Washington, D.C. — A new Center for American Progress analysis looks at the importance of protecting the 10.6 million undocumented immigrants living in the United States during the coronavirus crisis. Undocumented immigrants are an important part of U.S. society and the U.S. economy. The majority of them have lived in the United States for more than a decade, and collectively they contribute tens of billions of dollars annually in taxes, funding critical programs such as Social Security and Medicare. Undocumented workers also disproportionately work in fields that are now considered essential such as health care and agriculture.
Despite their many contributions, undocumented immigrants are largely excluded from benefiting from Congress’s first three coronavirus relief packages. Undocumented taxpayers and their families, including their American-citizen children, will not be eligible for the direct payments of $1,200 for single filers and $500 for children under the Coronavirus Aid, Relief, and Economic Security (CARES) Act. They also don’t have adequate access to medical treatment, including COVID-19 testing, or unemployment insurance—and many live with the fear of deportation.
In “A Phase 4 Coronavirus Relief Bill Must Include Protections for Undocumented Immigrants,” Ryan Zamarripa, associate director of Economic Policy, offers the following recommendations for Congress to enact in its next coronavirus relief package in order to both protect this vital sector of the U.S. population and mitigate the national public health and economic crisis:
- All people residing in the United States should have access to COVID-19 testing and treatment regardless of immigration status. Even President Donald Trump acknowledged that this is an essential public health measure.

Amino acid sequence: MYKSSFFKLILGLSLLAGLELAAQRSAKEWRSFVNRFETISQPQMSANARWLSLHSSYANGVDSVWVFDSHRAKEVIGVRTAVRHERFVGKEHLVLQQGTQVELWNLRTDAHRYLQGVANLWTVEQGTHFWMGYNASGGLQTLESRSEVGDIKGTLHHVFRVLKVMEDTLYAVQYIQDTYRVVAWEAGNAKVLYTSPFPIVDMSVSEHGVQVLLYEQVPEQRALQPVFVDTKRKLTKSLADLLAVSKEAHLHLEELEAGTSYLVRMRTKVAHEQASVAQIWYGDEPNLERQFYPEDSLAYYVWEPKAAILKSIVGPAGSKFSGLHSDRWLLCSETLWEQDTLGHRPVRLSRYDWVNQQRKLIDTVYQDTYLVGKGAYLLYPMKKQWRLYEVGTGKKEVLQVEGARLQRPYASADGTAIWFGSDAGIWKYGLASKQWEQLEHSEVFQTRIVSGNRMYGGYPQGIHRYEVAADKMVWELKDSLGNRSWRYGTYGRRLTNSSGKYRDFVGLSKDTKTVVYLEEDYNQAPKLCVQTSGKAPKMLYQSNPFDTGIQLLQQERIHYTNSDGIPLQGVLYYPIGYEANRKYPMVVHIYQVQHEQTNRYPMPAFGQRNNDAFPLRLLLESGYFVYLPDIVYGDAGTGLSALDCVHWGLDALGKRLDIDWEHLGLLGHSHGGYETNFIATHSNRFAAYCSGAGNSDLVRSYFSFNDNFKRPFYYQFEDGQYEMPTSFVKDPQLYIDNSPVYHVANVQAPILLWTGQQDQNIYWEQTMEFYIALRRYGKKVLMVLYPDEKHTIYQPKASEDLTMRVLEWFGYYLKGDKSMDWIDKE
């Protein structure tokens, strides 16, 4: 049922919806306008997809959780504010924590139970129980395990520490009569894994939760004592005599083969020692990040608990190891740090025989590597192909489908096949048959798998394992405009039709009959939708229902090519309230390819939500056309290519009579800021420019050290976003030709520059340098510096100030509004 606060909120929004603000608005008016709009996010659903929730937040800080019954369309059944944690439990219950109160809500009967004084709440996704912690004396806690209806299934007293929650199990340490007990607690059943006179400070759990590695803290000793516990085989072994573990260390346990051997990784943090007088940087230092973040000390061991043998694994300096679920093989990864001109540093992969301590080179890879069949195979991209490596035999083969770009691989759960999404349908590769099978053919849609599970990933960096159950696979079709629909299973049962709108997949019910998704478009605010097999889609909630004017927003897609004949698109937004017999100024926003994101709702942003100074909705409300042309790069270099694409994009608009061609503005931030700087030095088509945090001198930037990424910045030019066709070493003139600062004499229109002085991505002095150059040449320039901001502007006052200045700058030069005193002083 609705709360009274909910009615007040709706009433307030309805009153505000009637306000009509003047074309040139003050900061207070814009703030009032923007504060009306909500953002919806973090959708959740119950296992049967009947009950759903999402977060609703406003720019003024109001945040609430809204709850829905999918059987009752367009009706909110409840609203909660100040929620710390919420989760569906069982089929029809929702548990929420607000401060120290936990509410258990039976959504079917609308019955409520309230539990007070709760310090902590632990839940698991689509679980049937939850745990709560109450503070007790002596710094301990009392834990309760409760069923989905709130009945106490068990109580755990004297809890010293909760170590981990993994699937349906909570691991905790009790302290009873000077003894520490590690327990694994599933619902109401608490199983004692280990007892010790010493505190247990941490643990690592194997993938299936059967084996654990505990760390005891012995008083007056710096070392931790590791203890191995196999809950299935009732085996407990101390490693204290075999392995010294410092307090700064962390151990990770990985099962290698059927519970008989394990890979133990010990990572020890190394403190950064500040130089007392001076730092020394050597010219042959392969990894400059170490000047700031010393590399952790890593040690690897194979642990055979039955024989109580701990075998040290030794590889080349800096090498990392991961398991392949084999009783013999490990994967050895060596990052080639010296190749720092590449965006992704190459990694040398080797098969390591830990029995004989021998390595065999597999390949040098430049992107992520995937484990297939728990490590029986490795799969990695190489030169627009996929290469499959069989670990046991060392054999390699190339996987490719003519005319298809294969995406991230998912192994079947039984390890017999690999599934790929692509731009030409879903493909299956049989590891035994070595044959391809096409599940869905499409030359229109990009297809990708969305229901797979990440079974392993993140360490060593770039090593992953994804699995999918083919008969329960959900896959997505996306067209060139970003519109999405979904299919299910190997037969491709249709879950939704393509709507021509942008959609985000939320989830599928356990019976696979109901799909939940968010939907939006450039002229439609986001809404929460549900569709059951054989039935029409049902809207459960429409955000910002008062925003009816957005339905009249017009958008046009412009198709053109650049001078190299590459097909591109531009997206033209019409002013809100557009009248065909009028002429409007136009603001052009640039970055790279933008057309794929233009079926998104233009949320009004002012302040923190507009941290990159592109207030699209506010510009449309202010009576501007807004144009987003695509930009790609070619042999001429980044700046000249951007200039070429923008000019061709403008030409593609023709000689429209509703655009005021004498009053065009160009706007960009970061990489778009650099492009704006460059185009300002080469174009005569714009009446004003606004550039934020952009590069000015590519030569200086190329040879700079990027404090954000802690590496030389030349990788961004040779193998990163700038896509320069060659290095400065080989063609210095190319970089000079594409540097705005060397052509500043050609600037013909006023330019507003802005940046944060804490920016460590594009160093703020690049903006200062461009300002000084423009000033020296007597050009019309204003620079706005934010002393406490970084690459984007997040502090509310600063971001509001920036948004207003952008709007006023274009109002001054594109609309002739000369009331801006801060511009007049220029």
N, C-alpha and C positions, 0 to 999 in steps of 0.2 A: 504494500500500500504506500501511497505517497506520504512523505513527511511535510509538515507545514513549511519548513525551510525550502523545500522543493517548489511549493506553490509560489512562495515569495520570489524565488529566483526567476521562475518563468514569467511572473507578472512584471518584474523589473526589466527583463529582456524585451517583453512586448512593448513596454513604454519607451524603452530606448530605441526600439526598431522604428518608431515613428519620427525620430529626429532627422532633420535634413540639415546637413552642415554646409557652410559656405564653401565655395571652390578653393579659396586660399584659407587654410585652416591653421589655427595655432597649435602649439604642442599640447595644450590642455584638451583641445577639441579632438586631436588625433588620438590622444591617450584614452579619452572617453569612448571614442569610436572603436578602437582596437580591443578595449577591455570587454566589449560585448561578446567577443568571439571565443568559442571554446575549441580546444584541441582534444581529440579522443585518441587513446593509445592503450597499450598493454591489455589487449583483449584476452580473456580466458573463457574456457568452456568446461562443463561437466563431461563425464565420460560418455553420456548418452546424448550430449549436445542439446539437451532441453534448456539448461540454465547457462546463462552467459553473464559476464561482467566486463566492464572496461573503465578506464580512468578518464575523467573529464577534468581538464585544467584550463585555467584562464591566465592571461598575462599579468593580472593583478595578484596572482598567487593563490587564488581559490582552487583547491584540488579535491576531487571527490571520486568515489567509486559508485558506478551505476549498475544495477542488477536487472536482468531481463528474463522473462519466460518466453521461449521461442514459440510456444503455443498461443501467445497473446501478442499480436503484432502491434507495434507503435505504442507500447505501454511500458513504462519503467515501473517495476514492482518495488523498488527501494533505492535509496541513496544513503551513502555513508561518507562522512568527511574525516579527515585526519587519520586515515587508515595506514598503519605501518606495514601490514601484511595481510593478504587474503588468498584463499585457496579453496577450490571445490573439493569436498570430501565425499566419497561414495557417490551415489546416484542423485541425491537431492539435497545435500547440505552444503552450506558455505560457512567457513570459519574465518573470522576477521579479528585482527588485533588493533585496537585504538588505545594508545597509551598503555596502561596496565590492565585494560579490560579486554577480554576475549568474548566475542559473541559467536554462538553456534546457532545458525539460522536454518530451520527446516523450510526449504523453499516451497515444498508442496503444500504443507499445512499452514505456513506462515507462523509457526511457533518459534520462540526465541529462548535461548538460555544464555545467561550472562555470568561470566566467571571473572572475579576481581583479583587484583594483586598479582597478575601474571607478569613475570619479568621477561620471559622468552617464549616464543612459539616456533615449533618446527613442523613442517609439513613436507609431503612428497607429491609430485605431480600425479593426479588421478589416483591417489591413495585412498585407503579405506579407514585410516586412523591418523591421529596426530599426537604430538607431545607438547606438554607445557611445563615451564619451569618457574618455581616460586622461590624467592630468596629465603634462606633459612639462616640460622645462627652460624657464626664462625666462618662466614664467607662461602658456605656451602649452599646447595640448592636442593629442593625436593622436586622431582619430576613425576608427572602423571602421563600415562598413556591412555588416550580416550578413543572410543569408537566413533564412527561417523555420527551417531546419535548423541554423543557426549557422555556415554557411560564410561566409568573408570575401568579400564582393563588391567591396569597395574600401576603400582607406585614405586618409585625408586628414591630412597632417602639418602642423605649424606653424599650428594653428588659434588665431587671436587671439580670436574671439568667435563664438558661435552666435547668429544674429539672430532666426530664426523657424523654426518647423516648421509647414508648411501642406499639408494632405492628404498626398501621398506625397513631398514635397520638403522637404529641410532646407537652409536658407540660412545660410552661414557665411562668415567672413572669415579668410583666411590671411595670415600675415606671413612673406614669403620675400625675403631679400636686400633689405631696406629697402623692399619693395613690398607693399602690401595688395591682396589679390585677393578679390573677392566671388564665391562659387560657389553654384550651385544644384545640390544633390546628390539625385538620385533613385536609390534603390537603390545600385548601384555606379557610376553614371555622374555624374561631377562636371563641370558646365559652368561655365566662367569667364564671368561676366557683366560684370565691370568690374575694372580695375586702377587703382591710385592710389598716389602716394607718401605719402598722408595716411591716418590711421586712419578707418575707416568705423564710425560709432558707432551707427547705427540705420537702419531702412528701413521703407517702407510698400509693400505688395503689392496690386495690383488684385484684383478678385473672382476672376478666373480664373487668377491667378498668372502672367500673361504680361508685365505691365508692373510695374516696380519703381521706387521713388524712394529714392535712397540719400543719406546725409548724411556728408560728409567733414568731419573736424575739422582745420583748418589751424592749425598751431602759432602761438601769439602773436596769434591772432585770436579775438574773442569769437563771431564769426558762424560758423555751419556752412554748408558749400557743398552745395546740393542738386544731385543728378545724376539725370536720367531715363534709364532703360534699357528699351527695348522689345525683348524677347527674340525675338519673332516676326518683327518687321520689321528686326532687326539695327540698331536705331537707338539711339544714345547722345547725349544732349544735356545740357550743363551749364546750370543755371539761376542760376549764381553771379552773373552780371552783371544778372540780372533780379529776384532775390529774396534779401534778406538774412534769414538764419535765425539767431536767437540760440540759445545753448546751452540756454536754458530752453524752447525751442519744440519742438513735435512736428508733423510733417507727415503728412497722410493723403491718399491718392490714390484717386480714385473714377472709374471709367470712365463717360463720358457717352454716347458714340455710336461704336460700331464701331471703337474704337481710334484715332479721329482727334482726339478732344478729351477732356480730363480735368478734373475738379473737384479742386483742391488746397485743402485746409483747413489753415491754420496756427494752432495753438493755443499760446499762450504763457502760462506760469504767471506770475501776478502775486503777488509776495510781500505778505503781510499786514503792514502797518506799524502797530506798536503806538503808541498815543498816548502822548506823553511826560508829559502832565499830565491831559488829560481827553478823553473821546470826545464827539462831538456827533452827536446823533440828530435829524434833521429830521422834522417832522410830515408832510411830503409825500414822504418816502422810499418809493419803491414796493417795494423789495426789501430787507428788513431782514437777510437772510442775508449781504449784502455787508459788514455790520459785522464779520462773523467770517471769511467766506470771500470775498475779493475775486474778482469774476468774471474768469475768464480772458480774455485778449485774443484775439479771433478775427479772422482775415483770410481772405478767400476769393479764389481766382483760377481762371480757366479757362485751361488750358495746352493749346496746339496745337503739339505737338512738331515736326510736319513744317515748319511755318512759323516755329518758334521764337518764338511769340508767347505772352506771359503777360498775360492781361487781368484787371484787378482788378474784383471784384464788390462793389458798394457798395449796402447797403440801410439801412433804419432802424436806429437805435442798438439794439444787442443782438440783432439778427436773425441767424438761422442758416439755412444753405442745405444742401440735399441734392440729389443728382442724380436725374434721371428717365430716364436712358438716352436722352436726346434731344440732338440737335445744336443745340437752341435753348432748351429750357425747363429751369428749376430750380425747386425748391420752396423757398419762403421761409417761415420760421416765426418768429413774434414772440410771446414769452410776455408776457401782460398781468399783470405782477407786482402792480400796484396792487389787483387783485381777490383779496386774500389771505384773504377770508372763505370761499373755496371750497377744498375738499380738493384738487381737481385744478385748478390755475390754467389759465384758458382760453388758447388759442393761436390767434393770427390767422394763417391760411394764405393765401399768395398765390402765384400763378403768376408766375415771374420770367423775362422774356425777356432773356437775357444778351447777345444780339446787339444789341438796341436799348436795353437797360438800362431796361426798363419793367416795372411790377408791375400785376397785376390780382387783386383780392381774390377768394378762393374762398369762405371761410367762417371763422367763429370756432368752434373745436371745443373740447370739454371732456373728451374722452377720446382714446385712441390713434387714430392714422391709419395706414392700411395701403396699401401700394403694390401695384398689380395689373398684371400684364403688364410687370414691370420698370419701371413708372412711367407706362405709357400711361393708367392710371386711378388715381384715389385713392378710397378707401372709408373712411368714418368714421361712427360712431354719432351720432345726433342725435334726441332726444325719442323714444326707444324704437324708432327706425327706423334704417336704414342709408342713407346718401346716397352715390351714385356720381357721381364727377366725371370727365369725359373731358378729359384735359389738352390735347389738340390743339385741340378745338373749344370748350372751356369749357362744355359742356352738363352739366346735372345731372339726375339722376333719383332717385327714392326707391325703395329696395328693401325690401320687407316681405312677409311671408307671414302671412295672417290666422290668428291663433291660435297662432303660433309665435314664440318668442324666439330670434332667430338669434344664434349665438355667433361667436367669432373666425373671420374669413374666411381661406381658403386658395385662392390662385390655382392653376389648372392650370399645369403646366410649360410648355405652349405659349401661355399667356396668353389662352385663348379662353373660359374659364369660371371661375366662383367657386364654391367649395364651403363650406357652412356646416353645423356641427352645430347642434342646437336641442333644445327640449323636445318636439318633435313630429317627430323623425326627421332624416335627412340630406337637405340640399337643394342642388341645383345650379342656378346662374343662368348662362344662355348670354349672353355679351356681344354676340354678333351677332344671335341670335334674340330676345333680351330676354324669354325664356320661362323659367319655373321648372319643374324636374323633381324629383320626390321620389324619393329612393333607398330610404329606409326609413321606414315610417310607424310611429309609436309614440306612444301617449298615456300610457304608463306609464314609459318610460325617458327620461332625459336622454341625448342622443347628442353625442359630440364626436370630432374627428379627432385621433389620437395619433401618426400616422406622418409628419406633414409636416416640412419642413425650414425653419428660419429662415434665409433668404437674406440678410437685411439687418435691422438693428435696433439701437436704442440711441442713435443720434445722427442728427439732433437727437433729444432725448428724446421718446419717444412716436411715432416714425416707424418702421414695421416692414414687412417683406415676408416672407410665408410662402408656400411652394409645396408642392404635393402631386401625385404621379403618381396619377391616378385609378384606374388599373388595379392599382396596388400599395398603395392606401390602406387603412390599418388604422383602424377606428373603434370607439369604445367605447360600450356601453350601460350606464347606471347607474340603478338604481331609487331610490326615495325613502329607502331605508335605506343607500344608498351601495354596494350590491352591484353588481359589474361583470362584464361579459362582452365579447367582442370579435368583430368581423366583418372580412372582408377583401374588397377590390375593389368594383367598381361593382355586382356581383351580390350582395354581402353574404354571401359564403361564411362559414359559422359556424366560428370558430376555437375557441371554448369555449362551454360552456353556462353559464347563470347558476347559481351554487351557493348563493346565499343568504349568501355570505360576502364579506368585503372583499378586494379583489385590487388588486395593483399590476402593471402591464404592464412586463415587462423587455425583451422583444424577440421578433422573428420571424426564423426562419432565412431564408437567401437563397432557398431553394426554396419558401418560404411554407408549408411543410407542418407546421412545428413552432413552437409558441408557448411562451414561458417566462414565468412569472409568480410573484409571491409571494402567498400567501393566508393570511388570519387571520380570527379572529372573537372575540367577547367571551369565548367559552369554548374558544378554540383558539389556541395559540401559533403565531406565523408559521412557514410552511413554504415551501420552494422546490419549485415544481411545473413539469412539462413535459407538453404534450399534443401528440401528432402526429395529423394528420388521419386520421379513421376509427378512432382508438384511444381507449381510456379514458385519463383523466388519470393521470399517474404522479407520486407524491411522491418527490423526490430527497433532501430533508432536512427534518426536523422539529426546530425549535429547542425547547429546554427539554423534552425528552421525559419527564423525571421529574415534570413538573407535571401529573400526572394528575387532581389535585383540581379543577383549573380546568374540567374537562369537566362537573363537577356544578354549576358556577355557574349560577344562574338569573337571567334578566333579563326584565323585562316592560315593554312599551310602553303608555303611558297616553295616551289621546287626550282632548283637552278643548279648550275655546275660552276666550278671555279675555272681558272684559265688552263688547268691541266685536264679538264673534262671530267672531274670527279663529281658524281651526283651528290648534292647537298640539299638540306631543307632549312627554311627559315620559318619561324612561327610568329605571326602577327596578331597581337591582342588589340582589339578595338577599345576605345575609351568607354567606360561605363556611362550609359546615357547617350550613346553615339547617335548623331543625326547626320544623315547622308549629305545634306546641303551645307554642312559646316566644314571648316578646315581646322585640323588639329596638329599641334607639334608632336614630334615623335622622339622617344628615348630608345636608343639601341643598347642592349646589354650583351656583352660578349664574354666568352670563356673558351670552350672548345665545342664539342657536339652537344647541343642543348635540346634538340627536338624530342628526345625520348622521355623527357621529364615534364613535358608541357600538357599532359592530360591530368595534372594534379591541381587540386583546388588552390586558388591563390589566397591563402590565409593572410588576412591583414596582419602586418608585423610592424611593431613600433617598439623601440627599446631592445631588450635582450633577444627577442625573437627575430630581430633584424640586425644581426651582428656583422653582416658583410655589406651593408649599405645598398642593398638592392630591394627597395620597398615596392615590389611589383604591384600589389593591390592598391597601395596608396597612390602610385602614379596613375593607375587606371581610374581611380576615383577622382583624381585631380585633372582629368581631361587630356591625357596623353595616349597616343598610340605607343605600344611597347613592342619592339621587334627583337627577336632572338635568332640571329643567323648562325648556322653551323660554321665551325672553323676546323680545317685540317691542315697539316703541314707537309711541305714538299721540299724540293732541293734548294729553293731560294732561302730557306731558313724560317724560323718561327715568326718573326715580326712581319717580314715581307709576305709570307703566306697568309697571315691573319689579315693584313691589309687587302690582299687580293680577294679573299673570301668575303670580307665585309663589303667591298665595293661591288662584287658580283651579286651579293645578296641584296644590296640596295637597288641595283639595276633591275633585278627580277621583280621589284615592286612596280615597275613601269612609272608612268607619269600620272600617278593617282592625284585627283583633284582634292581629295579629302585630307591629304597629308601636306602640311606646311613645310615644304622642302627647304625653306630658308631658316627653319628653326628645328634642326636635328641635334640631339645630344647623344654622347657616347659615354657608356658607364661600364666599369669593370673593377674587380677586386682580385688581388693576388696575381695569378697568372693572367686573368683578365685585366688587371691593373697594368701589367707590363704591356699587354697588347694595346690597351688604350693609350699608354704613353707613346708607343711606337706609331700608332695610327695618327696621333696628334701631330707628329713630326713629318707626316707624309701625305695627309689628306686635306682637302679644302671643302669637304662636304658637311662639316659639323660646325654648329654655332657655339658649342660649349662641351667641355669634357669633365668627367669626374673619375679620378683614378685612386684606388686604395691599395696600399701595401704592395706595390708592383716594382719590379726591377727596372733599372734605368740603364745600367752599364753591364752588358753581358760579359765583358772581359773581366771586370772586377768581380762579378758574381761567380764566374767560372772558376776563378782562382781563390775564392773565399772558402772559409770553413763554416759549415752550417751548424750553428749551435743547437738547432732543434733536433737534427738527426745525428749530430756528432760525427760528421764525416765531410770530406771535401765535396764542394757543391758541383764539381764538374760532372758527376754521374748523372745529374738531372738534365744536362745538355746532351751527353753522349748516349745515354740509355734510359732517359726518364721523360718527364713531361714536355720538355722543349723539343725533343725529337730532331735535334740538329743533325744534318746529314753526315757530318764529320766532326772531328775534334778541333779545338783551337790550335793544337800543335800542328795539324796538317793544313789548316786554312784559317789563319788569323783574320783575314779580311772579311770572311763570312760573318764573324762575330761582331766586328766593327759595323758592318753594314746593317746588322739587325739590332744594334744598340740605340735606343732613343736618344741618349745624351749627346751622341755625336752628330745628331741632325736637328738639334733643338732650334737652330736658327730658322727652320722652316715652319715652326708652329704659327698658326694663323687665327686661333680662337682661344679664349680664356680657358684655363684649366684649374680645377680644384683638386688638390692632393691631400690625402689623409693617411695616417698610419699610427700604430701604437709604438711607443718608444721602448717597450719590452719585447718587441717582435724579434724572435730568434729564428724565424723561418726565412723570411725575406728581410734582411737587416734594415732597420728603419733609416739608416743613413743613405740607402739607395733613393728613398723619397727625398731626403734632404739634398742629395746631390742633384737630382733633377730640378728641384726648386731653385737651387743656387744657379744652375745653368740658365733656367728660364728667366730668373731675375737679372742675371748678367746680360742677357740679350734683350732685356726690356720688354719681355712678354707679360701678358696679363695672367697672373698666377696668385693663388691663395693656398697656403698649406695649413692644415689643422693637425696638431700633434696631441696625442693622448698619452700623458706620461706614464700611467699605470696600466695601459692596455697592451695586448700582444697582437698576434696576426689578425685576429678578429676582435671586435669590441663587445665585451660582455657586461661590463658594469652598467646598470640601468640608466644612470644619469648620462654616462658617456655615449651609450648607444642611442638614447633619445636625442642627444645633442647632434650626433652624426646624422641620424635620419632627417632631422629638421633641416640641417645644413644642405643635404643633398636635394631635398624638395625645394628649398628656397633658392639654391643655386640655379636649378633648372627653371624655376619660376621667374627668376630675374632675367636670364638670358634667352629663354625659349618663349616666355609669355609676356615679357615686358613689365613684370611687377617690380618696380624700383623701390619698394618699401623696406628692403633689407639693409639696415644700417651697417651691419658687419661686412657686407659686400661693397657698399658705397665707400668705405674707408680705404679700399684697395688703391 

- Mixed-status families and undocumented immigrants should have access to the emergency economic support. It is in the economy’s best interest that all income-eligible residents receive direct stimulus payments from the federal government to both help people make ends meet and inject money into the economy. The CARES Act’s efficacy is only blunted when certain segments of the economy are excluded from its direct payment provisions.
- Everyone who files tax returns, regardless of immigration status, should be extended access to unemployment benefits, including unemployment insurance and paid family leave for COVID-19-related illness.
- Congress must ensure that immigrant workers are not unnecessarily removed from the workforce at this critical moment. Congress should automatically extend work permits due to expire in 2020 and urge the administration to allow foreign-born health professionals to fully use their training.
- Congress should make sure that the fear of immigration enforcement does not stand in the way of accessing health care and other necessary services. It should urge the executive branch to not conduct immigration enforcement activities near health care sites and formally suspend the public charge rule.
“Undocumented workers have long been essential to keeping the United States running, but now more than ever they have put themselves and their families’ health at risk by working to keep America fed and cared for during the most serious public health crisis in a century. Despite this, Congress has not fully included them in its first three coronavirus relief packages,” said Zamarripa. “In its fourth package, Congress needs to recognize that protecting undocumented immigrants is not only morally imperative but a critical economic and public health priority as well. The public health and economic crises are severely harming everyone living in the United States, and the country will not recuperate from either crisis unless everyone is included in the recovery.”
Read the column: “A Phase 4 Coronavirus Relief Bill Must Include Protections for Undocumented Immigrants” by Ryan Zamarripa.
For more information or to speak to an expert, contact Julia Cusick at email@example.com.
To find the latest CAP resources on the coronavirus, visit our coronavirus resource page.